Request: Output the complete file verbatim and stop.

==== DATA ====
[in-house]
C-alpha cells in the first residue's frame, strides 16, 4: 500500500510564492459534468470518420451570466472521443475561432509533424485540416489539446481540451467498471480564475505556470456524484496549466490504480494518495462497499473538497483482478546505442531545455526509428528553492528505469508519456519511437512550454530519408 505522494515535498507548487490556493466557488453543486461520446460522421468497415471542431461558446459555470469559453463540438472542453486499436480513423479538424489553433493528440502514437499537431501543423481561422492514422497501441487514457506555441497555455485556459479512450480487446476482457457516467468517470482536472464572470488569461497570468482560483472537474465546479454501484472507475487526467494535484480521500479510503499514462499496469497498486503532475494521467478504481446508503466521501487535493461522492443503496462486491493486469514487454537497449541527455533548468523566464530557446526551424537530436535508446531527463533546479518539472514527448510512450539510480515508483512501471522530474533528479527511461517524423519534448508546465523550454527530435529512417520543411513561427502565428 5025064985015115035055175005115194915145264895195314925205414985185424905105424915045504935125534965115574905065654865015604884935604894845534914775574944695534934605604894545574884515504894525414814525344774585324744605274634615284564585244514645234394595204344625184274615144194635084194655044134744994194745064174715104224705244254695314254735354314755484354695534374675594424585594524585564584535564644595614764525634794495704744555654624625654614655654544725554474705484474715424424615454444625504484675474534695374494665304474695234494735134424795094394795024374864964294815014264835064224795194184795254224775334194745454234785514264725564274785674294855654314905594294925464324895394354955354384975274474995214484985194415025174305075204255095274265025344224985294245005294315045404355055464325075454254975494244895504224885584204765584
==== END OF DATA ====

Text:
[in-house]
C-alpha cells in the first residue's frame, strides 16, 4: 500500500510564492459534468470518420451570466472521443475561432509533424485540416489539446481540451467498471480564475505556470456524484496549466490504480494518495462497499473538497483482478546505442531545455526509428528553492528505469508519456519511437512550454530519408 505522494515535498507548487490556493466557488453543486461520446460522421468497415471542431461558446459555470469559453463540438472542453486499436480513423479538424489553433493528440502514437499537431501543423481561422492514422497501441487514457506555441497555455485556459479512450480487446476482457457516467468517470482536472464572470488569461497570468482560483472537474465546479454501484472507475487526467494535484480521500479510503499514462499496469497498486503532475494521467478504481446508503466521501487535493461522492443503496462486491493486469514487454537497449541527455533548468523566464530557446526551424537530436535508446531527463533546479518539472514527448510512450539510480515508483512501471522530474533528479527511461517524423519534448508546465523550454527530435529512417520543411513561427502565428 5025064985015115035055175005115194915145264895195314925205414985185424905105424915045504935125534965115574905065654865015604884935604894845534914775574944695534934605604894545574884515504894525414814525344774585324744605274634615284564585244514645234394595204344625184274615144194635084194655044134744994194745064174715104224705244254695314254735354314755484354695534374675594424585594524585564584535564644595614764525634794495704744555654624625654614655654544725554474705484474715424424615454444625504484675474534695374494665304474695234494735134424795094394795024374864964294815014264835064224795194184795254224775334194745454234785514264725564274785674294855654314905594294925464324895394354955354384975274474995214484985194415025174305075204255095274265025344224985294245005294315045404355055464325075454254975494244895504224885584204765584